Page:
17. Artisia fossil

    From the album MY FOSSIL Collection - Dpaul7

    Artisia fossil Rt 56 Bypass, Johnstown, Pennsylvania, USA Pennsylvanian Period (290-330 Million Years Ago) Artisia - the pith cast of Cordaites. In The Fossil Flora of Great Britain, or figures and descriptions of the vegetable remains found in a fossil state in this country - John Lindley, Wlliam Hutton, Volume III, 1837 were described similar ones as Sternbergia. Sternbergia angulosa Artis Antedil. phytol. t. 8. and Sternbergia approximata Ad. Brongn. Prodr. p. 137. " When the integuaient of coal is broken off, these plants are sometimes found simply marked by horizontal depressed lines, which meet alternately from opposite sides anastomozing in the middle ; but in other cases the space between the lines is excavated into deep furrows, and honey-combed as it were by the formation of short perpendicular bars which connect the lines ; traces also may be found of lines running along the sides of the stem for a considerable distance. The result of this is that many stems appear as if they were composed of horizontal plates, about l-16th of an inch apart and held together by some connection in the axis of the stem : a most extraordinary appearance, to which we know of no parallel, and which we are by no means prepared to say is their real structure. " Cordaites is an important genus of extinct gymnosperms which grew on wet ground similar to the Everglades in Florida. Kingdom: Plantae Division: Pinophyta Class: Pinopsida Order: Cordaitales Family: Cordaitaceae Genus: Cordaites
  18. Artisia fossil

    From the album MY FOSSIL Collection - Dpaul7

    Artisia fossil Rt 56 Bypass, Johnstown, Pennsylvania, USA Pennsylvanian Period (290-330 Million Years Ago) Artisia - the pith cast of Cordaites. In The Fossil Flora of Great Britain, or figures and descriptions of the vegetable remains found in a fossil state in this country - John Lindley, Wlliam Hutton, Volume III, 1837 were described similar ones as Sternbergia. Sternbergia angulosa Artis Antedil. phytol. t. 8. and Sternbergia approximata Ad. Brongn. Prodr. p. 137. " When the integuaient of coal is broken off, these plants are sometimes found simply marked by horizontal depressed lines, which meet alternately from opposite sides anastomozing in the middle ; but in other cases the space between the lines is excavated into deep furrows, and honey-combed as it were by the formation of short perpendicular bars which connect the lines ; traces also may be found of lines running along the sides of the stem for a considerable distance. The result of this is that many stems appear as if they were composed of horizontal plates, about l-16th of an inch apart and held together by some connection in the axis of the stem : a most extraordinary appearance, to which we know of no parallel, and which we are by no means prepared to say is their real structure. " Cordaites is an important genus of extinct gymnosperms which grew on wet ground similar to the Everglades in Florida. Kingdom: Plantae Division: Pinophyta Class: Pinopsida Order: Cordaitales Family: Cordaitaceae Genus: Cordaites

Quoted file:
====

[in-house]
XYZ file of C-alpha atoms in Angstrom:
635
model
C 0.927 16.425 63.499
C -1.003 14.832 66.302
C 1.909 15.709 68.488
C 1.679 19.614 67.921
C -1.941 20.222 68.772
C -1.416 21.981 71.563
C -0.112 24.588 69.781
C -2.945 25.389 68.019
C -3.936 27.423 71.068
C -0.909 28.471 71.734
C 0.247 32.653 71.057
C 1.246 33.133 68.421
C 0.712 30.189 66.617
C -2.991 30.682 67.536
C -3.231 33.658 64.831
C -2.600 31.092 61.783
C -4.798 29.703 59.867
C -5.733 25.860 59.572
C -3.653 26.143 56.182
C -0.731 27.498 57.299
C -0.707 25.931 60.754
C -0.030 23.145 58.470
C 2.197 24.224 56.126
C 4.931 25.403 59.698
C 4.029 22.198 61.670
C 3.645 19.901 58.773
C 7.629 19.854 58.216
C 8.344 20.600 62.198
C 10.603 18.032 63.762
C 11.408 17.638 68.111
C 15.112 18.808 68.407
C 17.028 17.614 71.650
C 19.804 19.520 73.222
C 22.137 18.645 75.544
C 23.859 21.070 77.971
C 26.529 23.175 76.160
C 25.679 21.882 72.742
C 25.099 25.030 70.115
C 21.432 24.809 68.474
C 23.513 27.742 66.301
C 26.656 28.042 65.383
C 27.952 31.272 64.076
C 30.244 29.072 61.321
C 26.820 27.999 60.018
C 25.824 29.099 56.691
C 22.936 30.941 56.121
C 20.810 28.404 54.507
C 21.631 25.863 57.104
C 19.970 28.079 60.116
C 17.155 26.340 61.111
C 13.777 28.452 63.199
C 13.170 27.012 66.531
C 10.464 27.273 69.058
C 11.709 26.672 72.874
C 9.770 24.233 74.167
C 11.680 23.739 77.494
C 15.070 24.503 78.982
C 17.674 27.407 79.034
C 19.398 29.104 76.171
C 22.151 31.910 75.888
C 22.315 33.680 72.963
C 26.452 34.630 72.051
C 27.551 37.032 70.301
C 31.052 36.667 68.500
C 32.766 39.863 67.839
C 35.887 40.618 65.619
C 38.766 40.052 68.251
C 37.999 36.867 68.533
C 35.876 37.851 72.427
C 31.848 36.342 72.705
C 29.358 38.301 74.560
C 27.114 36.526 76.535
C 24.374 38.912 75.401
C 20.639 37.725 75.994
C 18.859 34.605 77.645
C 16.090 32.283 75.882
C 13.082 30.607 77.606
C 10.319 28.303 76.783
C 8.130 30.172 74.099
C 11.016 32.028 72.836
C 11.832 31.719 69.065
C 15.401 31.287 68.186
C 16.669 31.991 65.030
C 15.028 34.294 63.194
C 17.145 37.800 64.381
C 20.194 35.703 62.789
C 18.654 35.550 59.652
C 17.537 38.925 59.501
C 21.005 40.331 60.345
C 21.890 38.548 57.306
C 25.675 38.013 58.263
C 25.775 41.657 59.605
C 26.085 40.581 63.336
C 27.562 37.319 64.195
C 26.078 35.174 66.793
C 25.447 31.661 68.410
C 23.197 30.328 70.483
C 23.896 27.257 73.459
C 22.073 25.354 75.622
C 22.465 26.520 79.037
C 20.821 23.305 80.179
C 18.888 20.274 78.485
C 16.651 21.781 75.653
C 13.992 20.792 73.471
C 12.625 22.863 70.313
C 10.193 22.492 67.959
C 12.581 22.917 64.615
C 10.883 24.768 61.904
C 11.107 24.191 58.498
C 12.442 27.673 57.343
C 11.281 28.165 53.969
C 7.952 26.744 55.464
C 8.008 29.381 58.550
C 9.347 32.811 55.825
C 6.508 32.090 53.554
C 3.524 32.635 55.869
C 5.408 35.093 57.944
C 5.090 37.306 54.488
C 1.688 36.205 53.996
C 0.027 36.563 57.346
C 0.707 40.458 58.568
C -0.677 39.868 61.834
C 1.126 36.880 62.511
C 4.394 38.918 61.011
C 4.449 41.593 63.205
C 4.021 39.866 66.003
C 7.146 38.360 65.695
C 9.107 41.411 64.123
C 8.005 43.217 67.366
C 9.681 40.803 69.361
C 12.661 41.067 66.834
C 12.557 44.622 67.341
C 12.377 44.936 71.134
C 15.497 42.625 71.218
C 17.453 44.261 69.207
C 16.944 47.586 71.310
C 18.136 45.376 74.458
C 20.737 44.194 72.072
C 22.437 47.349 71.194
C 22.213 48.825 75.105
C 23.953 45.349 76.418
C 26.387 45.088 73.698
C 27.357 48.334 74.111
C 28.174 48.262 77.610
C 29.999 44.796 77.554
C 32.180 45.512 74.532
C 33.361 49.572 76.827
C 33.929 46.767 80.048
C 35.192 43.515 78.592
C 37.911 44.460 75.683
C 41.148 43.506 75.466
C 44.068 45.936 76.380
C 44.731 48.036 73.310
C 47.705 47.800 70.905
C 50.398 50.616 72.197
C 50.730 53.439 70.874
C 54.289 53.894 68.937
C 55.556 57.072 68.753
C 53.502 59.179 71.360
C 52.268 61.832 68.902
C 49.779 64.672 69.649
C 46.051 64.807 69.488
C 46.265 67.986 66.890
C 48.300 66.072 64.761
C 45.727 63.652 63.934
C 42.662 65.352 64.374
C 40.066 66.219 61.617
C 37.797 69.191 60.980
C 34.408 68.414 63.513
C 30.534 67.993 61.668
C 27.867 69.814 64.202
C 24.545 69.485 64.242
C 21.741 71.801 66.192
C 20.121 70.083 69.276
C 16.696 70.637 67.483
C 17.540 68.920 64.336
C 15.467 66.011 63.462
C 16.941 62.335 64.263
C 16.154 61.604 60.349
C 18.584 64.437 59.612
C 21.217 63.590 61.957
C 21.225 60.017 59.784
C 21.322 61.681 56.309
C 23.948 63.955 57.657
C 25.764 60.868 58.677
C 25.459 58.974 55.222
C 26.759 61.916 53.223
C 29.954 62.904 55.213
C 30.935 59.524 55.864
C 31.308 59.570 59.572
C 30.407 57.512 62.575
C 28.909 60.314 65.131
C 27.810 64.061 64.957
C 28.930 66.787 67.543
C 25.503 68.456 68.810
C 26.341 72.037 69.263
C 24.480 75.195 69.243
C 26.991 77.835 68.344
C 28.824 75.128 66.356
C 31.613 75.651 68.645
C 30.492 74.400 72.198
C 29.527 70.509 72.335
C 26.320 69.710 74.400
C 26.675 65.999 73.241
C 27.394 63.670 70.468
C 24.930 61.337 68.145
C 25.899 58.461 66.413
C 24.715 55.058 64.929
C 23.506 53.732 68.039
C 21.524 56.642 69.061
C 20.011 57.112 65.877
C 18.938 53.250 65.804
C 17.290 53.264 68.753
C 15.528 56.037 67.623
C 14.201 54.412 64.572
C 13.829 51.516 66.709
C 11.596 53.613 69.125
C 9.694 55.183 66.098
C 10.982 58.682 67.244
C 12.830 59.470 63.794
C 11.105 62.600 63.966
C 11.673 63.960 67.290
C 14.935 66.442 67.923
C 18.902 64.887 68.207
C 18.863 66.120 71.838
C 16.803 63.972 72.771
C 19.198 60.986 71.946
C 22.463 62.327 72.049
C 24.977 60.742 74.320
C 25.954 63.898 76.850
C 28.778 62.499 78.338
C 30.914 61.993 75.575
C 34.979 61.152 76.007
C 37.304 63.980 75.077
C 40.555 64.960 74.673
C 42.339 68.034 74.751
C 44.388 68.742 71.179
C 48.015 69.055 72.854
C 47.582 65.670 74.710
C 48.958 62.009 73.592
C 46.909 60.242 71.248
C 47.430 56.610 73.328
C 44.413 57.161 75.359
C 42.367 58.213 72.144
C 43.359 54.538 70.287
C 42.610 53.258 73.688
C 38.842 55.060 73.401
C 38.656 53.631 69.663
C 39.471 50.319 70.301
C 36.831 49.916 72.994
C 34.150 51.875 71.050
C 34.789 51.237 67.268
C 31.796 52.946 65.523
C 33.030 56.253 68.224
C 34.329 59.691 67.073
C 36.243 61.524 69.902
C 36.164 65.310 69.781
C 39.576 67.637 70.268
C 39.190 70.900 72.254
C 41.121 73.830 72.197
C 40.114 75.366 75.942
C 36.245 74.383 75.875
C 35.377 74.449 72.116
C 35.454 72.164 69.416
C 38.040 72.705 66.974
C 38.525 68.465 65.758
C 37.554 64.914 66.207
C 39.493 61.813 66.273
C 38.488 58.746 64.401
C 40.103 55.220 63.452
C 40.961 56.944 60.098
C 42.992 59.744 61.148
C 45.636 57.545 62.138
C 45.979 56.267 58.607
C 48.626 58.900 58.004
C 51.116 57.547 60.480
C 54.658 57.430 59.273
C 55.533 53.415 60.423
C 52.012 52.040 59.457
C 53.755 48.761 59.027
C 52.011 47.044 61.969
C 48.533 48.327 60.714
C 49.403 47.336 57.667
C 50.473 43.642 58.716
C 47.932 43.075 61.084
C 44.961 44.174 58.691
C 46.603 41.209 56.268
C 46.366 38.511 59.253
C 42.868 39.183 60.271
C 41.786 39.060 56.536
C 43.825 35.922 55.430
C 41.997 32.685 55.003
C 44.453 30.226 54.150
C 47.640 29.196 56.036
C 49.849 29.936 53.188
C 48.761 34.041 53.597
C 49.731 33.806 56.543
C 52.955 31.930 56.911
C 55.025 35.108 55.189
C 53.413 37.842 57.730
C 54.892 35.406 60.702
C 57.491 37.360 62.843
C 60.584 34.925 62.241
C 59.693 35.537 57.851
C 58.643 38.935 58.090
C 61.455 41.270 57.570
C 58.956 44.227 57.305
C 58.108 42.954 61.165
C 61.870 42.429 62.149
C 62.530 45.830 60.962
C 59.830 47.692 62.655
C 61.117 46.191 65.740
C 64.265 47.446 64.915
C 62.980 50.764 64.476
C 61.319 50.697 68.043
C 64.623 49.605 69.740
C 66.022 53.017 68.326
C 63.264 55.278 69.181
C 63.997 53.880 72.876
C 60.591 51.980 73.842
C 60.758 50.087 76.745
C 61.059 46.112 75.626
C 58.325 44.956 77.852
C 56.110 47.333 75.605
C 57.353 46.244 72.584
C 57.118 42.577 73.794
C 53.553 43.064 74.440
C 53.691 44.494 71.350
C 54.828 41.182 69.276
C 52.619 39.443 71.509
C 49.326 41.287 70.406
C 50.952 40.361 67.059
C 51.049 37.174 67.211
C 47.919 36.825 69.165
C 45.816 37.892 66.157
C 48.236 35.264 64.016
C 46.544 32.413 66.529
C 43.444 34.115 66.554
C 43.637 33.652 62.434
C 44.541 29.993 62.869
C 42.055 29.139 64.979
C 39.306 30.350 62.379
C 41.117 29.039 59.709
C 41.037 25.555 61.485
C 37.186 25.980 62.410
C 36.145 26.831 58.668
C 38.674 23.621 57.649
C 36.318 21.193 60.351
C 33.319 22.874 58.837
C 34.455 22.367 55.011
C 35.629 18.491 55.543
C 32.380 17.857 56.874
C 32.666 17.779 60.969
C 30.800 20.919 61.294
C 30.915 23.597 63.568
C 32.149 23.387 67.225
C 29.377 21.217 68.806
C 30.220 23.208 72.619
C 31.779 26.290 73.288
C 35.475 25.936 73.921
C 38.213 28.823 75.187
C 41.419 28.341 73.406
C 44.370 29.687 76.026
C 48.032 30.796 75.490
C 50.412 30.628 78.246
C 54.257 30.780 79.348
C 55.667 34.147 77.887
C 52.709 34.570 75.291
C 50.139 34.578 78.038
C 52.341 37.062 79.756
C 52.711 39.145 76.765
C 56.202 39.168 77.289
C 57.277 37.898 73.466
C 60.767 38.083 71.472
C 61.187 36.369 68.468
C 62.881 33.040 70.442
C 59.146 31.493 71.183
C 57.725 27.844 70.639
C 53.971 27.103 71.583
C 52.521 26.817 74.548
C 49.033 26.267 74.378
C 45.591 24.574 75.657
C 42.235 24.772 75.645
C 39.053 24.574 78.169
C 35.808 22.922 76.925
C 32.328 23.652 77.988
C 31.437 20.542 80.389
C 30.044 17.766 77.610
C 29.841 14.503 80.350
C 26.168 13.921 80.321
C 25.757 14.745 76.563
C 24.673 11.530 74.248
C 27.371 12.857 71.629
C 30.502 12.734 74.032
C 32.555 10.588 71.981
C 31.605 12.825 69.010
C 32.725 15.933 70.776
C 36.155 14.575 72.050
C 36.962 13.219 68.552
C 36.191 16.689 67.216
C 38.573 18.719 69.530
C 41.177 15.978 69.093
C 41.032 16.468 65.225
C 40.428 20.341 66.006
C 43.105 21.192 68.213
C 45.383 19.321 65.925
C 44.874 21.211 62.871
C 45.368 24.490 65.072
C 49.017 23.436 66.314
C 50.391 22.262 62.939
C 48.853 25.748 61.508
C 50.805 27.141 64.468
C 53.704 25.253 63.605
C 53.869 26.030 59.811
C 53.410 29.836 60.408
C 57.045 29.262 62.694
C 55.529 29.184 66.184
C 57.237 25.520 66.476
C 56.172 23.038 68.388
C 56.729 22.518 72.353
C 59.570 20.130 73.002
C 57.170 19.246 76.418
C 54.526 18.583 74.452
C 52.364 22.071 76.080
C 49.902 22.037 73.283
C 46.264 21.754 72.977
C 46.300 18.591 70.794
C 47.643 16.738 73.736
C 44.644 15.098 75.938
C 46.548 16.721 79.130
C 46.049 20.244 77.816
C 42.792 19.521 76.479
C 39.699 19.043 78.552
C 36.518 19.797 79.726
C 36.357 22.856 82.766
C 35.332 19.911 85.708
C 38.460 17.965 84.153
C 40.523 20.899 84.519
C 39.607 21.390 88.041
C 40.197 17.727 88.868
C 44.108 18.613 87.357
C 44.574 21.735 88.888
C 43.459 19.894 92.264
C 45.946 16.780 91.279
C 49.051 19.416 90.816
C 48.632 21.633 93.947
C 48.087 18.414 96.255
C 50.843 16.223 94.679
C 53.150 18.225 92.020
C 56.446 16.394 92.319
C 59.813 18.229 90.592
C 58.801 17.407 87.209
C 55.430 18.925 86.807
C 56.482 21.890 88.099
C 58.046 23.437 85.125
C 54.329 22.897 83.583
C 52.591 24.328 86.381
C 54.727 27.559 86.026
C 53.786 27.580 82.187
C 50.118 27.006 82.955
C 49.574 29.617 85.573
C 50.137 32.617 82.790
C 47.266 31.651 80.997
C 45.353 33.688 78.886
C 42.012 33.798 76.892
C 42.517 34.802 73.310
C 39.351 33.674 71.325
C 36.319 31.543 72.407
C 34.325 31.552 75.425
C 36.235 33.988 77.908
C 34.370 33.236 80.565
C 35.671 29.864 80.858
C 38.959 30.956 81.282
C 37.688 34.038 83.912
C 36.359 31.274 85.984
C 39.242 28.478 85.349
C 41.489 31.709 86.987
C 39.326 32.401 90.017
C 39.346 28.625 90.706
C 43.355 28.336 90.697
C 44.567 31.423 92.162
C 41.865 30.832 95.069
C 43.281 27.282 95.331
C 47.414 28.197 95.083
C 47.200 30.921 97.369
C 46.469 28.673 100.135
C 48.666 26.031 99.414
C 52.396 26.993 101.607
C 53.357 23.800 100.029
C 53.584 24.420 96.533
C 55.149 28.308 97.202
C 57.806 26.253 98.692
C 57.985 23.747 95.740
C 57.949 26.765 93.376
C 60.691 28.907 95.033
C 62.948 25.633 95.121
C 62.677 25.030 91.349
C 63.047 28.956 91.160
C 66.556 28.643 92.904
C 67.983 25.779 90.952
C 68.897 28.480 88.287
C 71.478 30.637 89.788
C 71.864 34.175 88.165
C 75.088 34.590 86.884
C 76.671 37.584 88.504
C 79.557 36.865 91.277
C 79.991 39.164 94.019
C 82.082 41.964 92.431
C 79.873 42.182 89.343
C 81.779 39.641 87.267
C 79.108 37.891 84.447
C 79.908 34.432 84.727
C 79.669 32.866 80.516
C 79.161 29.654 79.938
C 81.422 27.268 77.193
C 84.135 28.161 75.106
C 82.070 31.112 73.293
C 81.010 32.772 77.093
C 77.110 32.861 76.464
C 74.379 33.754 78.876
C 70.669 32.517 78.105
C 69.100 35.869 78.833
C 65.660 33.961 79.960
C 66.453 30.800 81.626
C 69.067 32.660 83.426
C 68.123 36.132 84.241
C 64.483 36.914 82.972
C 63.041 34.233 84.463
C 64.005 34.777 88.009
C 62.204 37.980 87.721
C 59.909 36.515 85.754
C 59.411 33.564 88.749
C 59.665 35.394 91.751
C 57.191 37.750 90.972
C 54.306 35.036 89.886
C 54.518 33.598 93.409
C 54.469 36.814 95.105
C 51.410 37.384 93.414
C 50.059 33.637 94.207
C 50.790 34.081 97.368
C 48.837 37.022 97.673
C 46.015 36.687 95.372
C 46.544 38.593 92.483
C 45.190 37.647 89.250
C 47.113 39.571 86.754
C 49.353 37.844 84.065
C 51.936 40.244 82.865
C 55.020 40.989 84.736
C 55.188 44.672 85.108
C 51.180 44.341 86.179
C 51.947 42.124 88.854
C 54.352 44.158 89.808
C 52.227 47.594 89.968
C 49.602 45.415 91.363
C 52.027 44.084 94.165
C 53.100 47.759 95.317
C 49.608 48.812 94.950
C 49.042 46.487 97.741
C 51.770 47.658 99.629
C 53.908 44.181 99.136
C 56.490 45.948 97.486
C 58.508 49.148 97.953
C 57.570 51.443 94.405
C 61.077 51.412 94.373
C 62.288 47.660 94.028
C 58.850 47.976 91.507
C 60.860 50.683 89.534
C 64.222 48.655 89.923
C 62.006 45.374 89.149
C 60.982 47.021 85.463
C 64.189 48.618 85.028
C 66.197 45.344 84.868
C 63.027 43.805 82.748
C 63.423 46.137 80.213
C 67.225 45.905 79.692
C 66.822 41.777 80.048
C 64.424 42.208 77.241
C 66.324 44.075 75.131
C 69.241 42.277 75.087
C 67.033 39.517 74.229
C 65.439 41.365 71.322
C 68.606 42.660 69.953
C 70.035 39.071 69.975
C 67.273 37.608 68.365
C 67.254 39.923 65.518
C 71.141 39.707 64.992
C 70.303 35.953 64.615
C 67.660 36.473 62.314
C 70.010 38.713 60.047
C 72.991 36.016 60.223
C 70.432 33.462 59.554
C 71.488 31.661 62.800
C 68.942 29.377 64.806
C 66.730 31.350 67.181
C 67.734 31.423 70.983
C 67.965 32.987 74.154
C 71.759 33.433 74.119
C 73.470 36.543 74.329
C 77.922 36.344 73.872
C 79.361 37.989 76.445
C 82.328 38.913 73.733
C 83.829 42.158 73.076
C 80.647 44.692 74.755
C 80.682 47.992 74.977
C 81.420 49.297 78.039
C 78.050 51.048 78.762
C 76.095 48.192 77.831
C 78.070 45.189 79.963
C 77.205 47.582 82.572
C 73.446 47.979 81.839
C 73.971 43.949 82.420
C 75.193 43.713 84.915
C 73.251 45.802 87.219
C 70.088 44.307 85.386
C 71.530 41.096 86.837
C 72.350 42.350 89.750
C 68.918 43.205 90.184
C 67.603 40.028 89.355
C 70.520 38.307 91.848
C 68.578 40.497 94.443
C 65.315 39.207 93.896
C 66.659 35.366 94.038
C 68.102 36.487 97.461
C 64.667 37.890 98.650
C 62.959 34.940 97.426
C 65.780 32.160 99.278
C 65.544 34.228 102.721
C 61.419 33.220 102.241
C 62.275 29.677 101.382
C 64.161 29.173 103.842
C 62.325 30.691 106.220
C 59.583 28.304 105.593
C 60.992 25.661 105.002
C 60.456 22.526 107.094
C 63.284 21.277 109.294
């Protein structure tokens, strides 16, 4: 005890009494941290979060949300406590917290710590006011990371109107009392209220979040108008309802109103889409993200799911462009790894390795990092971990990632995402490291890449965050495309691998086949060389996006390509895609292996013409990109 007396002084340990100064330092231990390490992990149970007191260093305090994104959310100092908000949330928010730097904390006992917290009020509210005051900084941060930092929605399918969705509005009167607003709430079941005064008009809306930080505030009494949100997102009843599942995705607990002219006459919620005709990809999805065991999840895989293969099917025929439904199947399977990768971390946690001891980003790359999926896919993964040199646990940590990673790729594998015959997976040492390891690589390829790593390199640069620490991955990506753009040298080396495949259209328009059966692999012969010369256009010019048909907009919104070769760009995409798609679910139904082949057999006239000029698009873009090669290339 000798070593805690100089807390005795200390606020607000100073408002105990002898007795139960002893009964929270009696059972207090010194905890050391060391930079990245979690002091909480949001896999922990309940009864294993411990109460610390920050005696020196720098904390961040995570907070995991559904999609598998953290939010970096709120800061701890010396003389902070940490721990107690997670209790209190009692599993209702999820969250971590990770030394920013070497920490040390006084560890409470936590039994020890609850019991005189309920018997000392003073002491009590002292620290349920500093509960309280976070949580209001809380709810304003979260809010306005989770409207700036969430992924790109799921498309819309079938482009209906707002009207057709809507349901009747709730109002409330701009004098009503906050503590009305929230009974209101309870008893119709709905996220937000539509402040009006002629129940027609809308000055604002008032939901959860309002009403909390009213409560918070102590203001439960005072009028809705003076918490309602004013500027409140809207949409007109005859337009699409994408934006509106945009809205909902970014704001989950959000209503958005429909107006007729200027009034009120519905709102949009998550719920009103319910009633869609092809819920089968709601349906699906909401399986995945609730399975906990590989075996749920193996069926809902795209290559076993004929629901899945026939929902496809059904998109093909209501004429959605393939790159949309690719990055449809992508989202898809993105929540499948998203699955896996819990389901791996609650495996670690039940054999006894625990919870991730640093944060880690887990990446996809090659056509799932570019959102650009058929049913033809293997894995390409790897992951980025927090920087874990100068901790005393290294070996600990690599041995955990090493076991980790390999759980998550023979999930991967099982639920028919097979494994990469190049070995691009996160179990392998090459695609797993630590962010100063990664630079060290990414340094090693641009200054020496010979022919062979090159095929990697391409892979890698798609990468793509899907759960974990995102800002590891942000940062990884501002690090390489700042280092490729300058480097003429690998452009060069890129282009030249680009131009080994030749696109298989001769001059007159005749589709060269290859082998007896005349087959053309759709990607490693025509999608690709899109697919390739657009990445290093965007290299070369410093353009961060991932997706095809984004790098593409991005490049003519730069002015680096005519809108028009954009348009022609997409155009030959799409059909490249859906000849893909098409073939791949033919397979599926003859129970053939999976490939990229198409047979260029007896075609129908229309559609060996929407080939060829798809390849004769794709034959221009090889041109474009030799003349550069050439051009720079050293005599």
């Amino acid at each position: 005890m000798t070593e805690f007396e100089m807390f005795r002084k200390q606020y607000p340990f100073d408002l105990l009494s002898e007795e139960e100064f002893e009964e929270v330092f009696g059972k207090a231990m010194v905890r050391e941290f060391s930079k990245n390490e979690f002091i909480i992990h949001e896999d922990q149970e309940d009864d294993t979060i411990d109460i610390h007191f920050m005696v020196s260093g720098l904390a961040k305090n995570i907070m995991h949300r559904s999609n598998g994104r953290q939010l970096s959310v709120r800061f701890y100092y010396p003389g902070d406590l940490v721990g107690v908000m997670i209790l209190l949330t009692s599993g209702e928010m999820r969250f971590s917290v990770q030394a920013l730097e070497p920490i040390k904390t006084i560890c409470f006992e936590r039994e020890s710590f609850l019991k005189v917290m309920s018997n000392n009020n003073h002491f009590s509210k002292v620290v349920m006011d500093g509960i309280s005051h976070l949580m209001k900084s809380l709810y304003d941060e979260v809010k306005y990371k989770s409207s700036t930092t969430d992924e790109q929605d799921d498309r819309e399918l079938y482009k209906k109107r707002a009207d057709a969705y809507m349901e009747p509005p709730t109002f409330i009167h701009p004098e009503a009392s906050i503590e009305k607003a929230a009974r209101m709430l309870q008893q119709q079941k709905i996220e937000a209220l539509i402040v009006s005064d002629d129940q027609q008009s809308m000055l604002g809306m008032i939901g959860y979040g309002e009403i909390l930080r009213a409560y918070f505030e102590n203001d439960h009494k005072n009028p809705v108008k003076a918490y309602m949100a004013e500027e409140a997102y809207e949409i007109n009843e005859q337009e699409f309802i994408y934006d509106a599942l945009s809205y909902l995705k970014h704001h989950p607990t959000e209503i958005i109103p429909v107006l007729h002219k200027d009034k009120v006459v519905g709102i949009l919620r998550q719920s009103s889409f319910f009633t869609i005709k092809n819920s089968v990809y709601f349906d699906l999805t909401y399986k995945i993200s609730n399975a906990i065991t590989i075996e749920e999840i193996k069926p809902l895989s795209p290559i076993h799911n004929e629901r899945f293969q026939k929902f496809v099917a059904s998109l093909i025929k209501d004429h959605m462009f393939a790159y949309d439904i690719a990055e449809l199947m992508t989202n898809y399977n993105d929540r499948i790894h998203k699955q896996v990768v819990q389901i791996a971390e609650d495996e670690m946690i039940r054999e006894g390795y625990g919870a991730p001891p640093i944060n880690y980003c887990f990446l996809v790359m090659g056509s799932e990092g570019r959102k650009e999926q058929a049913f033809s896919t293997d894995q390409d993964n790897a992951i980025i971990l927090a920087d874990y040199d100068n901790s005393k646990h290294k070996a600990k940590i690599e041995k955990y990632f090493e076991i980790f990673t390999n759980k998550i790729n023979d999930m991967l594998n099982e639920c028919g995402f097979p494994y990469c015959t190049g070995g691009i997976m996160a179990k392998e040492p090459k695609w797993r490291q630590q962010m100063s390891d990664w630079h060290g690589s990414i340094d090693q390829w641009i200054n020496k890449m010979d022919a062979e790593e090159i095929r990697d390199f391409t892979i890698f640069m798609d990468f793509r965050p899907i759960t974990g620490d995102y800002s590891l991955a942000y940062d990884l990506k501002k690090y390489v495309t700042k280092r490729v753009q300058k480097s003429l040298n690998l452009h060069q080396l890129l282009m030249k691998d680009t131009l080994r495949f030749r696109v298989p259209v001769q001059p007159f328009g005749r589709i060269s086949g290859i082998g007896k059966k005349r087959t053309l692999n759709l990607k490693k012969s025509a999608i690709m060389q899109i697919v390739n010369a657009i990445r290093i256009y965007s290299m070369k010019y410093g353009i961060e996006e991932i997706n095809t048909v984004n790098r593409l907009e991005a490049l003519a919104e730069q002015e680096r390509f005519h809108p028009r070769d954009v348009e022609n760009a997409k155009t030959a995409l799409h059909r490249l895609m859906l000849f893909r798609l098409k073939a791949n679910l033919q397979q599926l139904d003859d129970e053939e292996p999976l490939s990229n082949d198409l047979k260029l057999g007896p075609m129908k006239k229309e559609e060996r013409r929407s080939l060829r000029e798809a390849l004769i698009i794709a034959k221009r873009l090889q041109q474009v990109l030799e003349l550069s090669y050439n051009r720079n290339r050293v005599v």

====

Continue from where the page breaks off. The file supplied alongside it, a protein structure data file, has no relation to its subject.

19. Artisia fossil

    From the album MY FOSSIL Collection - Dpaul7

    Artisia fossil Rt 56 Bypass, Johnstown, Pennsylvania, USA Pennsylvanian Period (290-330 Million Years Ago) Artisia - the pith cast of Cordaites. In The Fossil Flora of Great Britain, or figures and descriptions of the vegetable remains found in a fossil state in this country - John Lindley, Wlliam Hutton, Volume III, 1837 were described similar ones as Sternbergia. Sternbergia angulosa Artis Antedil. phytol. t. 8. and Sternbergia approximata Ad. Brongn. Prodr. p. 137. " When the integuaient of coal is broken off, these plants are sometimes found simply marked by horizontal depressed lines, which meet alternately from opposite sides anastomozing in the middle ; but in other cases the space between the lines is excavated into deep furrows, and honey-combed as it were by the formation of short perpendicular bars which connect the lines ; traces also may be found of lines running along the sides of the stem for a considerable distance. The result of this is that many stems appear as if they were composed of horizontal plates, about l-16th of an inch apart and held together by some connection in the axis of the stem : a most extraordinary appearance, to which we know of no parallel, and which we are by no means prepared to say is their real structure. " Cordaites is an important genus of extinct gymnosperms which grew on wet ground similar to the Everglades in Florida. Kingdom: Plantae Division: Pinophyta Class: Pinopsida Order: Cordaitales Family: Cordaitaceae Genus: Cordaites